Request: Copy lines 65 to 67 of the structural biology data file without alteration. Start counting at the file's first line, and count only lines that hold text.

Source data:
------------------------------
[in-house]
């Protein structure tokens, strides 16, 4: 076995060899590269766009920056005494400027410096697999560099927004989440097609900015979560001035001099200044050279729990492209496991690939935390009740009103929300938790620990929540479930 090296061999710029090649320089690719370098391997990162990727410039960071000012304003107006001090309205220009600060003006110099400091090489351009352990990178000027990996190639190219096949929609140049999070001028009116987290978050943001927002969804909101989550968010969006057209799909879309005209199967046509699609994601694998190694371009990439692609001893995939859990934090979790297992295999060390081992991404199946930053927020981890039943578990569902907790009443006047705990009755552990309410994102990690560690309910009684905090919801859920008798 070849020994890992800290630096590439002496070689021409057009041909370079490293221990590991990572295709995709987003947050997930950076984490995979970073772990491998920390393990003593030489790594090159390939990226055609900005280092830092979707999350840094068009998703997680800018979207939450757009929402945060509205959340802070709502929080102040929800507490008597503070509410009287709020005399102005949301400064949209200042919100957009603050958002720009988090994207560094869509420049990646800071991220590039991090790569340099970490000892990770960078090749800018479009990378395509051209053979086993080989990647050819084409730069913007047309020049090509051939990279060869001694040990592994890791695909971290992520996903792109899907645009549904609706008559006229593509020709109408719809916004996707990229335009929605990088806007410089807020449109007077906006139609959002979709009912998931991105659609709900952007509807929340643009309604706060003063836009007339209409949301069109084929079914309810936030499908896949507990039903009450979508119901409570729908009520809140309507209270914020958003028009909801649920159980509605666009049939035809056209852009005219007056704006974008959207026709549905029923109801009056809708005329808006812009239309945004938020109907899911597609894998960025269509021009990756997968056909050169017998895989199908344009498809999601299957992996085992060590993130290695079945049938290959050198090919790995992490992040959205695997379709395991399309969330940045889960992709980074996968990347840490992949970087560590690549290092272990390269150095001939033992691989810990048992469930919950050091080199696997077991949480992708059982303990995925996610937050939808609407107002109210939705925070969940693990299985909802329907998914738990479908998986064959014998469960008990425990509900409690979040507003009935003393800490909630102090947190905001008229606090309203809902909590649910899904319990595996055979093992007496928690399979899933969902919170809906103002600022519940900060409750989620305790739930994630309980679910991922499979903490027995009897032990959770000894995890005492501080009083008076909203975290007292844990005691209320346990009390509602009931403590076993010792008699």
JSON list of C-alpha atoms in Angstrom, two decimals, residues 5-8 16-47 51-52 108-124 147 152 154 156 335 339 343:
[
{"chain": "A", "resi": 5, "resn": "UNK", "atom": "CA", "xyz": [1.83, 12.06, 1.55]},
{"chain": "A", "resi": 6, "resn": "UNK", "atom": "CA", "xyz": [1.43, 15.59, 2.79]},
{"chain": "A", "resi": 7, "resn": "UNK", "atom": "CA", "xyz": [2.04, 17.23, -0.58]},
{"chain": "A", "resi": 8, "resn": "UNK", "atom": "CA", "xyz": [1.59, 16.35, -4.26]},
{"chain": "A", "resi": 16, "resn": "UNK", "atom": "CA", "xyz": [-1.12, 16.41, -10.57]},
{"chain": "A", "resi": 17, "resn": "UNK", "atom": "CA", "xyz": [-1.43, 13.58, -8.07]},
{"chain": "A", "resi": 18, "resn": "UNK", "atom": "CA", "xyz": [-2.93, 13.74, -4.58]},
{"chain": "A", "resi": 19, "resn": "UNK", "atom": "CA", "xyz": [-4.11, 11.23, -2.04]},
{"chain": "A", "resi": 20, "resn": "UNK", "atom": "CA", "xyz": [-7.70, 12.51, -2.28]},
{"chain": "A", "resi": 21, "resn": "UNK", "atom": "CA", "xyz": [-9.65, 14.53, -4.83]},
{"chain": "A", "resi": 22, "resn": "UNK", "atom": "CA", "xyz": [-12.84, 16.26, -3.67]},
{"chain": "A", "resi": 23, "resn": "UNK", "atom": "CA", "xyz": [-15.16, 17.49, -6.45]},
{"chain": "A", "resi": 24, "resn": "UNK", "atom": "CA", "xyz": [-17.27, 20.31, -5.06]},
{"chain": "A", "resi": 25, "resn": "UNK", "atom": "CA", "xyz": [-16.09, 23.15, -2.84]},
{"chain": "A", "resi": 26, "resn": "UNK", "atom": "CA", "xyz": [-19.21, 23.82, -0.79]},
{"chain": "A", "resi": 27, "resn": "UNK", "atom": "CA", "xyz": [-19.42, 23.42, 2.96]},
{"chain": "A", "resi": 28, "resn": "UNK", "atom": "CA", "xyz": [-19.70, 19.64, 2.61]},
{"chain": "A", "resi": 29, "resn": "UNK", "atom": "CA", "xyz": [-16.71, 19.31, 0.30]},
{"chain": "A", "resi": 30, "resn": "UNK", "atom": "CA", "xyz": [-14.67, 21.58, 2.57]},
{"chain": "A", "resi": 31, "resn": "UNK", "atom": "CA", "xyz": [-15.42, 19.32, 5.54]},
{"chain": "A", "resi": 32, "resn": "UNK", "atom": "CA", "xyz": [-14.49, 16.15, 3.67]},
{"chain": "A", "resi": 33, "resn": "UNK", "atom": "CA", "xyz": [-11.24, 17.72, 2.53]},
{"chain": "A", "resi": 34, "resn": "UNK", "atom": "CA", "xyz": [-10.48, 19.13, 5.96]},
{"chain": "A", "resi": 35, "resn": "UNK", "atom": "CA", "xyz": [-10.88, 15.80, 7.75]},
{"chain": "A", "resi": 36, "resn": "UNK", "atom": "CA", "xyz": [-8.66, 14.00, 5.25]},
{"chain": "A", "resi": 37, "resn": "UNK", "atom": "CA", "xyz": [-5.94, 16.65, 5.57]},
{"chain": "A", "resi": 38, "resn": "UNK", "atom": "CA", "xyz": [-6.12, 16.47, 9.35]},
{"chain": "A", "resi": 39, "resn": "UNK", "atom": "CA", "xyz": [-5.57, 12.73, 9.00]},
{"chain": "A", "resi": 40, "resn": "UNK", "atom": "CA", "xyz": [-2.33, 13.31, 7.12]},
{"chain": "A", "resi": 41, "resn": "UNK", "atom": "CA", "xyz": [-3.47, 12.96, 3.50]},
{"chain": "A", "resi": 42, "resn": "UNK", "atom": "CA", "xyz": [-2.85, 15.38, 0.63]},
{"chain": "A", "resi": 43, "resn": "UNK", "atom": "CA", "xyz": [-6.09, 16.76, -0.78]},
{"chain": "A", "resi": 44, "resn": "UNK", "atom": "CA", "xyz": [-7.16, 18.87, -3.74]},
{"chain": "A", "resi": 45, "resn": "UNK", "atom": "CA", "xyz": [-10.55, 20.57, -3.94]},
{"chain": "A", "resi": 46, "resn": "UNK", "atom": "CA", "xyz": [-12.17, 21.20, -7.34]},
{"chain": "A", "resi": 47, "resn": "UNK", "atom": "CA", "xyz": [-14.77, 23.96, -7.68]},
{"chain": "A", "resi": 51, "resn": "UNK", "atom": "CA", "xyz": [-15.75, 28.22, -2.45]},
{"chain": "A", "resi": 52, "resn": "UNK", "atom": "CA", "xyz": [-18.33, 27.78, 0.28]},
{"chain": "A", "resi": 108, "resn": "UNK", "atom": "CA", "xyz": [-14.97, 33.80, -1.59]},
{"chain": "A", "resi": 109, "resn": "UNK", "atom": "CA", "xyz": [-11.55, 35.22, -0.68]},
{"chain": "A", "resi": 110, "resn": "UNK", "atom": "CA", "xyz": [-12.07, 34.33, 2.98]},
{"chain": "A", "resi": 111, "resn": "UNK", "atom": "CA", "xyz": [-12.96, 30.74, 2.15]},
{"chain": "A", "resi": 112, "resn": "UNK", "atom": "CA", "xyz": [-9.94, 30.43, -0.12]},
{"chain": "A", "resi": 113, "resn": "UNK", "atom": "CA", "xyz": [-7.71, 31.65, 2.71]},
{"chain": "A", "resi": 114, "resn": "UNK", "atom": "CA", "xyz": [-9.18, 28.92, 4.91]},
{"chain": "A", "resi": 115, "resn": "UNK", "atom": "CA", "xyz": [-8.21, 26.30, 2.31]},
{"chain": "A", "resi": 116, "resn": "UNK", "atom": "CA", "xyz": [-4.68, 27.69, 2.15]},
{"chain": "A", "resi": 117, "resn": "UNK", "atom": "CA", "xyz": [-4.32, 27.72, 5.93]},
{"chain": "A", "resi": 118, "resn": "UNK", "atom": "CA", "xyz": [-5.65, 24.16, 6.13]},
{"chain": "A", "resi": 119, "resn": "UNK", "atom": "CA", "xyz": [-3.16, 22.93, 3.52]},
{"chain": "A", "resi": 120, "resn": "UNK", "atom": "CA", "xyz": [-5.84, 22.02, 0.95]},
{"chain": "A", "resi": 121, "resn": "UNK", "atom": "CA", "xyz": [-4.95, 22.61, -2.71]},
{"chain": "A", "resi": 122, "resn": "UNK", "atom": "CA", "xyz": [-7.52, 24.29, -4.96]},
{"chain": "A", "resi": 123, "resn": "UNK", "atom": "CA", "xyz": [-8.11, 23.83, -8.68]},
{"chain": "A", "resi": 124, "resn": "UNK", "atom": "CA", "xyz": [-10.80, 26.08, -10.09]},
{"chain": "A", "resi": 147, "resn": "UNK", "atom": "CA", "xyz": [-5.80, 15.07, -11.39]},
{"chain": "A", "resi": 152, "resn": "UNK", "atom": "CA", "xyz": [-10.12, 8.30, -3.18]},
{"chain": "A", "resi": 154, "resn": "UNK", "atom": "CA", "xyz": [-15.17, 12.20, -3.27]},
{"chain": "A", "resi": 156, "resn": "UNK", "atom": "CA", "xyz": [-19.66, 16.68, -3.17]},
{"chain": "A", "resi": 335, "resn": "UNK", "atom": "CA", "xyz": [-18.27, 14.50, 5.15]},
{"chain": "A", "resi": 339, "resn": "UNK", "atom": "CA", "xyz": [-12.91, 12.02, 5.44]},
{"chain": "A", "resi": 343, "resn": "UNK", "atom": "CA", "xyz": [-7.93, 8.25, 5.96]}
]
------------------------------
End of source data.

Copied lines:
{"chain": "A", "resi": 339, "resn": "UNK", "atom": "CA", "xyz": [-12.91, 12.02, 5.44]},
{"chain": "A", "resi": 343, "resn": "UNK", "atom": "CA", "xyz": [-7.93, 8.25, 5.96]}
]